The Ecologist

Monarch Butterfly, Danaus plexippus, in Glendale, CA. Photo:  David Levinson via Flickr, CC BY-NC-SA 2.0.
Monarch Butterfly, Danaus plexippus, in Glendale, CA. Photo: David Levinson via Flickr, CC BY-NC-SA 2.0.
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Monarchs may win 'endangered species' protection

The Ecologist

6th January 2015

With Monarch butterfly numbers down by 90% in 20 years - largely as a result of GMO crops in key feeding areas - the US Fish and Wildlife Service is reviewing the insect's status with a view to granting it legal protection under the Endangered Species Act.

Threats include habitat loss - particularly the loss of milkweed, the monarch caterpillar's sole food source - and mortality resulting from pesticide use.

Endangered Species Act protection may be warranted for Monarch butterflies, according to the US Fish and Wildlife Service.

The agency will now conduct a one-year status review on monarchs, which have declined by 90% in the past 20 years.

The migratory butterflies are especially vulnerable as they migrate vast distances of 3,000 miles or more each year, between the US, Mexico and Canada. The migration cycle is unique in the natural world as it spans multiple generations.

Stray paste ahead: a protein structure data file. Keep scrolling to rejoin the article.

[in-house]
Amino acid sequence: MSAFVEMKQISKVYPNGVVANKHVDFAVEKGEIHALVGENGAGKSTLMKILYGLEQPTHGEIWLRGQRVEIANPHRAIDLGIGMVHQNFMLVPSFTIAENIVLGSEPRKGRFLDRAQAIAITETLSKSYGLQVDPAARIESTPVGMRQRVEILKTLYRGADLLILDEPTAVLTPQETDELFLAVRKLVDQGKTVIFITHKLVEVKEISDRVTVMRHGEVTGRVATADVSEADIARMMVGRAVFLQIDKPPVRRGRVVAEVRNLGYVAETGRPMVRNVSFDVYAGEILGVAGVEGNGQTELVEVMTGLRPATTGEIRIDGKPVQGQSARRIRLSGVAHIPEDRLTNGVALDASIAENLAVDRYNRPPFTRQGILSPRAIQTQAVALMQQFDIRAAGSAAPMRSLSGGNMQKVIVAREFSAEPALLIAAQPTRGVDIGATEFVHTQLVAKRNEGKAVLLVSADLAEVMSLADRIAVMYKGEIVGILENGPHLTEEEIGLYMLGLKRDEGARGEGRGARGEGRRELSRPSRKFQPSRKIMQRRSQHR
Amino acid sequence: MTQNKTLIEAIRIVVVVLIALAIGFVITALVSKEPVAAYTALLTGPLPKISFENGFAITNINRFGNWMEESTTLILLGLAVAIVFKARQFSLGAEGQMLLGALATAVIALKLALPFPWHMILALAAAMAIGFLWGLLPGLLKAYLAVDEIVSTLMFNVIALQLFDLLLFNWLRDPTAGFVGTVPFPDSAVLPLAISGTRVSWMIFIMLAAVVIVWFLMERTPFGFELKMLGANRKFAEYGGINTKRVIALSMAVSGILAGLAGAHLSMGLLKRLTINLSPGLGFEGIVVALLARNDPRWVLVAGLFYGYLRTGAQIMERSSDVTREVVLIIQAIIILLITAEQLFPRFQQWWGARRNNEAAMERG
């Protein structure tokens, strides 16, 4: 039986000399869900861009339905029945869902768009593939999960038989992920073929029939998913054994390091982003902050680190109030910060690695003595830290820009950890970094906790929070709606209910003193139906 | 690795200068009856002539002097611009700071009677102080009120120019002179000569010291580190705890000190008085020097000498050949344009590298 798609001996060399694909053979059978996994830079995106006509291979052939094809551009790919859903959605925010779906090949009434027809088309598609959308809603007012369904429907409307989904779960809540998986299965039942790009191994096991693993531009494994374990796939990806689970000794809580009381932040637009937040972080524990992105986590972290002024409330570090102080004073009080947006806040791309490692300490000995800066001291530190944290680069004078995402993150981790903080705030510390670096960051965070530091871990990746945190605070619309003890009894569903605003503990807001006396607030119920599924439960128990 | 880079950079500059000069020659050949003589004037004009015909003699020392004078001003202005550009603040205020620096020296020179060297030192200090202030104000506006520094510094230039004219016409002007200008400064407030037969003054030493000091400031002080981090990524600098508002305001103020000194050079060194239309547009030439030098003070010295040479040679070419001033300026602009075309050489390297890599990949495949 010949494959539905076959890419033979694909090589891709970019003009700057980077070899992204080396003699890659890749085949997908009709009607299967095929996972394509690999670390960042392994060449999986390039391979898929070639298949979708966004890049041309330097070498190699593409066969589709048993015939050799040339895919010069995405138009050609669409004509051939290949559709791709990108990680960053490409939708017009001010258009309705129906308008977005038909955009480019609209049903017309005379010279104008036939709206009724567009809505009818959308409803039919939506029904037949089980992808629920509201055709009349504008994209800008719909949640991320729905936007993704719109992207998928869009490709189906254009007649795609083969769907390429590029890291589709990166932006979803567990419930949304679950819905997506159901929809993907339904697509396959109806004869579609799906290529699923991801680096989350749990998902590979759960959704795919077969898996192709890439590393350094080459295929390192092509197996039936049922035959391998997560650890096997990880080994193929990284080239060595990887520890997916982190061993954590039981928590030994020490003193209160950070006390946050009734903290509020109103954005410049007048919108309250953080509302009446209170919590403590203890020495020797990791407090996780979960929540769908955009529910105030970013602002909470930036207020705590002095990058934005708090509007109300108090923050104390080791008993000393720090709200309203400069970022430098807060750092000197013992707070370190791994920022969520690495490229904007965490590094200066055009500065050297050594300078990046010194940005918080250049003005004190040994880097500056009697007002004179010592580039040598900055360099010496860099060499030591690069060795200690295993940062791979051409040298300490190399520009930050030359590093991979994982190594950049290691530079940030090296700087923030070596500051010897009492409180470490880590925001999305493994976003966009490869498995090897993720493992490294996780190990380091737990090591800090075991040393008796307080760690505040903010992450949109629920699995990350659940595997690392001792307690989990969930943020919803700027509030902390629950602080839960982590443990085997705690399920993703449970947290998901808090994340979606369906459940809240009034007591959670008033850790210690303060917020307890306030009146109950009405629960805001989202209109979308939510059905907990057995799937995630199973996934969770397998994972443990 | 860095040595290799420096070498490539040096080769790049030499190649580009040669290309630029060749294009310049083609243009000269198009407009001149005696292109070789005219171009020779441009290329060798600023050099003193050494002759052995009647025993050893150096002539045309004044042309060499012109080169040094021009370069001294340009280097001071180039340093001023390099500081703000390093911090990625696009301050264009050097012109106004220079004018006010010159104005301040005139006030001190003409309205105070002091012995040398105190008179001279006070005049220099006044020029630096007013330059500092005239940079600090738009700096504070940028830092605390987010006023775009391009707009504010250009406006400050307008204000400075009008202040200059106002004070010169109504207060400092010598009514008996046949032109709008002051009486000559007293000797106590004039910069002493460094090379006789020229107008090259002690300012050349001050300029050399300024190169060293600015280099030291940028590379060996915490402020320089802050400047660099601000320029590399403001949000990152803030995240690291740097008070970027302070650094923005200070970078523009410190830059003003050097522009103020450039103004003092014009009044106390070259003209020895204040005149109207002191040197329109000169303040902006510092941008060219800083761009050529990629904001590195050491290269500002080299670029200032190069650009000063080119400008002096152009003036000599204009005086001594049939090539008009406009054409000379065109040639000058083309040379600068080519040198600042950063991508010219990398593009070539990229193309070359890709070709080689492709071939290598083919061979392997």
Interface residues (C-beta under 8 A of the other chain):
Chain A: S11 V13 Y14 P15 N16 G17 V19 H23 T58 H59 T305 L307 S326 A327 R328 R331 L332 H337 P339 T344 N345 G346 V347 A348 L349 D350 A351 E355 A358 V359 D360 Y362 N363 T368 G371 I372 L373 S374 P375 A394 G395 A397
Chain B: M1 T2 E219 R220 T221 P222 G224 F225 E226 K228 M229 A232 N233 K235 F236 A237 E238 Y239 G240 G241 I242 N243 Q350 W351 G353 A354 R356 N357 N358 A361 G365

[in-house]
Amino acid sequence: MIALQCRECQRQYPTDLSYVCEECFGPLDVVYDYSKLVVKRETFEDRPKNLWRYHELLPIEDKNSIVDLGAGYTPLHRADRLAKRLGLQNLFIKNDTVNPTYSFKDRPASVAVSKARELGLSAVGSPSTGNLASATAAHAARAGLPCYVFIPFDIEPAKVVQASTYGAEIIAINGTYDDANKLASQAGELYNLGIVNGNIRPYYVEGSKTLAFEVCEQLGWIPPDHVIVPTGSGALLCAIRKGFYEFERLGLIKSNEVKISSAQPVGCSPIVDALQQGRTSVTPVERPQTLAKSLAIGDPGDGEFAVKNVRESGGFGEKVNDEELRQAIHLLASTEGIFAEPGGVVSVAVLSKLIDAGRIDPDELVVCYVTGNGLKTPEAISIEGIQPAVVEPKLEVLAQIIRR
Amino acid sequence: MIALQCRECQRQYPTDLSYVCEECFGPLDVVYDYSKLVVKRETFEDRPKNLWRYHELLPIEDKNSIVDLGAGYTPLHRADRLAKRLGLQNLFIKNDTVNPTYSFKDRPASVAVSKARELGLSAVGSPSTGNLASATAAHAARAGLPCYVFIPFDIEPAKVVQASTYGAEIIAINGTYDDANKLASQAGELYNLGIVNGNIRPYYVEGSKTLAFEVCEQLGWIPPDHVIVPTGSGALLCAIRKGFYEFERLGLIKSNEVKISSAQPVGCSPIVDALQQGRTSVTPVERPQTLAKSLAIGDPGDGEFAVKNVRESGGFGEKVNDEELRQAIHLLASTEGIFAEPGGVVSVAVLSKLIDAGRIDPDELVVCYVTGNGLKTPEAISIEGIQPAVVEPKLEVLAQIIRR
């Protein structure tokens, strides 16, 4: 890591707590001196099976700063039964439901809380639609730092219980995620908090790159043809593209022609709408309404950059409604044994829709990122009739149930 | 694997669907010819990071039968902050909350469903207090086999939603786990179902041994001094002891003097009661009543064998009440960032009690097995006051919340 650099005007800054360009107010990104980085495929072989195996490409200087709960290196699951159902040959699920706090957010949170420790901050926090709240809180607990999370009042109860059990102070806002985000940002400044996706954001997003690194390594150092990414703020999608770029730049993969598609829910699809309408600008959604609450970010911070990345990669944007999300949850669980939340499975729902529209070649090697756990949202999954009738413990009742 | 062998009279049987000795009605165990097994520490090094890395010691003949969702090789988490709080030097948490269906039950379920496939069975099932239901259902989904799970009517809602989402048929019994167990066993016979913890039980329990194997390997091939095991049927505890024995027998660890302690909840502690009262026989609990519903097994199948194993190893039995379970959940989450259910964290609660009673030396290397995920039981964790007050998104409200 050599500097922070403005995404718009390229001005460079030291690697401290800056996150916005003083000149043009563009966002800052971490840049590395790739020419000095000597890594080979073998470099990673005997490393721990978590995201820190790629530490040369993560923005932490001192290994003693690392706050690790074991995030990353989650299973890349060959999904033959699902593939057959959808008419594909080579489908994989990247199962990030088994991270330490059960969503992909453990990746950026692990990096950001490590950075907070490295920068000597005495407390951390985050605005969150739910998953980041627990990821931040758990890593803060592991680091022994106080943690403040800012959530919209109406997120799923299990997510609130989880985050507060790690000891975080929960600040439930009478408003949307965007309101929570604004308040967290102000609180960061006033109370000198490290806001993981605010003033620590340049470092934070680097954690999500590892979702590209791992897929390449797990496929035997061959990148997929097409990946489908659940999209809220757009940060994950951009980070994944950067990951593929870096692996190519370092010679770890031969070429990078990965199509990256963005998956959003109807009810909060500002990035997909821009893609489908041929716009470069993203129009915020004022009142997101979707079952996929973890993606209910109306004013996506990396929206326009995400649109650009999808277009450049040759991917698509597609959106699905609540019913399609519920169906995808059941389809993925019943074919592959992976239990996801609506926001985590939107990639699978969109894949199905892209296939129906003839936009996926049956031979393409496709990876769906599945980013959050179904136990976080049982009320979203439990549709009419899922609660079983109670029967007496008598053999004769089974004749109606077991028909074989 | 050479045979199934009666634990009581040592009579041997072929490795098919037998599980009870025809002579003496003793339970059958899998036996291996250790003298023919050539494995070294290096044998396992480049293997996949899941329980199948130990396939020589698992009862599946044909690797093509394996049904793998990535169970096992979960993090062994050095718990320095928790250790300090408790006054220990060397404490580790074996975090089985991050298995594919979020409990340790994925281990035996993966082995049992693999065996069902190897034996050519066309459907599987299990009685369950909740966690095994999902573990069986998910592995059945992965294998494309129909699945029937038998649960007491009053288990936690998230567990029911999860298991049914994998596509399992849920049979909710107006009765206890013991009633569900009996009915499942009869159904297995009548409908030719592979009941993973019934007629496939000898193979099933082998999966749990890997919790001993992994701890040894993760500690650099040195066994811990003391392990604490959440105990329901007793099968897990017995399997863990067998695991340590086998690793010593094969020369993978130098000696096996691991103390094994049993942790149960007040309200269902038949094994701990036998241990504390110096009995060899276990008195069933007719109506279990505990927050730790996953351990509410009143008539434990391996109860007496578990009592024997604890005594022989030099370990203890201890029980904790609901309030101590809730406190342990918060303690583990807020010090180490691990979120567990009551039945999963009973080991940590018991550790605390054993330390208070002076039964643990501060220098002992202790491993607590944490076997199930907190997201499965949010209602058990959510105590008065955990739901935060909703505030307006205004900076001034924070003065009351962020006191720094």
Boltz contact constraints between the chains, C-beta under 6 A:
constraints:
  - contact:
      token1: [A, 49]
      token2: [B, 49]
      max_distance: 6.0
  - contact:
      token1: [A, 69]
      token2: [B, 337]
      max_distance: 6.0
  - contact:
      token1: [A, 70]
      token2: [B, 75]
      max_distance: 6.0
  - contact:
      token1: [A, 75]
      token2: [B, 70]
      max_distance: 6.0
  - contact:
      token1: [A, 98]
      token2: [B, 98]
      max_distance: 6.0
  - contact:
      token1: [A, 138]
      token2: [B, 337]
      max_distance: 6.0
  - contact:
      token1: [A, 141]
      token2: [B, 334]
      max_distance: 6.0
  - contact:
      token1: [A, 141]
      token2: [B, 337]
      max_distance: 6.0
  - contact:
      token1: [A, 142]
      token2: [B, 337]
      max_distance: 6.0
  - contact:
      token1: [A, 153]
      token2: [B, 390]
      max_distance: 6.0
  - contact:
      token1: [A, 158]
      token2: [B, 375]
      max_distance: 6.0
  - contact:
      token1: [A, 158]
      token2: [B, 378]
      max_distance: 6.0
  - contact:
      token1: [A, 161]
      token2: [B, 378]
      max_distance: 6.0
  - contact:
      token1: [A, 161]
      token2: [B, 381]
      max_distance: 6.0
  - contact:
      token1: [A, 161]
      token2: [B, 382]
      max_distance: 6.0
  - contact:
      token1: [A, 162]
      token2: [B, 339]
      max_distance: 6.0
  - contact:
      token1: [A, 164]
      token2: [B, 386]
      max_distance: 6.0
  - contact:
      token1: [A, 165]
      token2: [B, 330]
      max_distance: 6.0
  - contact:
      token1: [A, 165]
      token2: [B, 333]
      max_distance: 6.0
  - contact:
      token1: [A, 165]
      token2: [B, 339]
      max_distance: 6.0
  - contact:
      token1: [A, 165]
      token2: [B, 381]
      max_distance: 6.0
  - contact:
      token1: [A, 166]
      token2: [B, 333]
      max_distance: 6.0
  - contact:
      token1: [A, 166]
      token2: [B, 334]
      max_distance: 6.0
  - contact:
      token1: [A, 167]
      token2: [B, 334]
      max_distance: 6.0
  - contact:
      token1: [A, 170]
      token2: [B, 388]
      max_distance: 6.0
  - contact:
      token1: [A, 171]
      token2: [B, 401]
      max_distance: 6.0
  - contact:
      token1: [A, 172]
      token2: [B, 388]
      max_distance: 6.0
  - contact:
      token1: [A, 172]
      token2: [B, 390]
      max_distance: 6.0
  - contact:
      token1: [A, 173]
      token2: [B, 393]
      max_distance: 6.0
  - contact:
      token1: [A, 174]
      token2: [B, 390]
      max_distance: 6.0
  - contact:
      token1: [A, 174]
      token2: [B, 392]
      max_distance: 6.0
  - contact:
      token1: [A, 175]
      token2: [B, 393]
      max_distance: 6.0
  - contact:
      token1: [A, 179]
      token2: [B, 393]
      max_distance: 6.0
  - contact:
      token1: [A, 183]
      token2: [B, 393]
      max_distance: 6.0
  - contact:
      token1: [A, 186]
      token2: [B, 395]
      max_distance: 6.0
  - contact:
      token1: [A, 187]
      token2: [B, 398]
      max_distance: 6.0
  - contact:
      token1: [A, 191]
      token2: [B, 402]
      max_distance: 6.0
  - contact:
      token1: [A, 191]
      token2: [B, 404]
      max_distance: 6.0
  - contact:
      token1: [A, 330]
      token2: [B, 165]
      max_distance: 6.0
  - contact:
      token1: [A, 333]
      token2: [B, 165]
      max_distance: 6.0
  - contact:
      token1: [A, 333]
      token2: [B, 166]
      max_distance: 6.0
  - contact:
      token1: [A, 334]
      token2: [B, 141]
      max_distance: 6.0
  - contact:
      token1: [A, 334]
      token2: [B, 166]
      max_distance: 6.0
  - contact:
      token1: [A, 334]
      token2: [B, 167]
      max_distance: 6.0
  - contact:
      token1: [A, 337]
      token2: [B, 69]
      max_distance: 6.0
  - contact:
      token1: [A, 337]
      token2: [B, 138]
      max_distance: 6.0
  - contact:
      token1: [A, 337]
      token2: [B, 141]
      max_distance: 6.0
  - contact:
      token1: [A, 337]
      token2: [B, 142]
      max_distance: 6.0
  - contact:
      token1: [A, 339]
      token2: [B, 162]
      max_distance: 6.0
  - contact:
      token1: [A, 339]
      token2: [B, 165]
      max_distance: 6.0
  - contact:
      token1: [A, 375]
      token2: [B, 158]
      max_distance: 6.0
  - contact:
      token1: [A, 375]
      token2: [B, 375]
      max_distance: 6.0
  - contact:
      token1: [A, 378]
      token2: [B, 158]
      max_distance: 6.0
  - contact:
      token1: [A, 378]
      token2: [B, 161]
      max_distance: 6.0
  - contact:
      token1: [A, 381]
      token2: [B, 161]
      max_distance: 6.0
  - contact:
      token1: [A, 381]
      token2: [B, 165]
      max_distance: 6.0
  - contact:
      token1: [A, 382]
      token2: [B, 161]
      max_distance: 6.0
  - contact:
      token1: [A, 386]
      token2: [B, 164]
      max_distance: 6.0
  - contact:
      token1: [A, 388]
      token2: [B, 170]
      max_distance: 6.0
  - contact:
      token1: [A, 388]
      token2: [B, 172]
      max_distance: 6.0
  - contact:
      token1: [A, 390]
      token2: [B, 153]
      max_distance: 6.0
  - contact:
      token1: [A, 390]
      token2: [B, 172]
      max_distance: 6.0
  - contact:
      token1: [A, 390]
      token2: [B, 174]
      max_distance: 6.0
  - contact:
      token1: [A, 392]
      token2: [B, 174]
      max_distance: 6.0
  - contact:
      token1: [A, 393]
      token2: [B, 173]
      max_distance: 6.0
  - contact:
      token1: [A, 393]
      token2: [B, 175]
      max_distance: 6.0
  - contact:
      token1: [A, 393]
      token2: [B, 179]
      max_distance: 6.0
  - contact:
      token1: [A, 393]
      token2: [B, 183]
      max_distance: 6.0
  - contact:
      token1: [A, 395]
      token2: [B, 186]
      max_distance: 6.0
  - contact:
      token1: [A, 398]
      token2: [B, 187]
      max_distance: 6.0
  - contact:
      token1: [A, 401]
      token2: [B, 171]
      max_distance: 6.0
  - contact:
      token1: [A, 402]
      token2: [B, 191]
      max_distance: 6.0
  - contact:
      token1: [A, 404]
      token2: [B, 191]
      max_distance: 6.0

"This journey has become more perilous for many monarchs because of threats along their migratory paths and on their breeding and wintering grounds", says the FWS.

"Threats include habitat loss - particularly the loss of milkweed, the monarch caterpillar's sole food source - and mortality resulting from pesticide use. Monarch populations have declined significantly in recent years."

This important first move towards ESA protection comes in response to a petition by the Center for Biological Diversity, Center for Food Safety, Xerces Society and renowned monarch scientist Dr. Lincoln Brower,

"Our petition is a scientific and legal blueprint for creating the protection that the monarch so direly needs, and we are gratified that the agency has now taken this vital first step in a timely fashion", said George Kimbrell, Senior Attorney for Center for Food Safety.

Path to extinction propelled by GMO crops

The butterfly's dramatic decline is being driven in large part by the widespread planting of genetically engineered crops in the Midwest, where most monarchs are born.

The vast majority of genetically engineered crops are made to be resistant to Monsanto's Roundup herbicide, a potent killer of milkweed, the monarch caterpillar's only food. The dramatic surge in Roundup use with Roundup Ready crops has virtually wiped out milkweed plants in Midwestern corn and soybean fields.

In the past 20 years it is estimated that these once-common iconic orange and black butterflies may have lost more than 165 million acres of habitat - an area about the size of Texas - including nearly a third of their summer breeding grounds.

Sarina Jepsen, the Xerces Society's endangered species director, said: "Protection as a threatened species will enable extensive monarch habitat recovery on both public and private lands."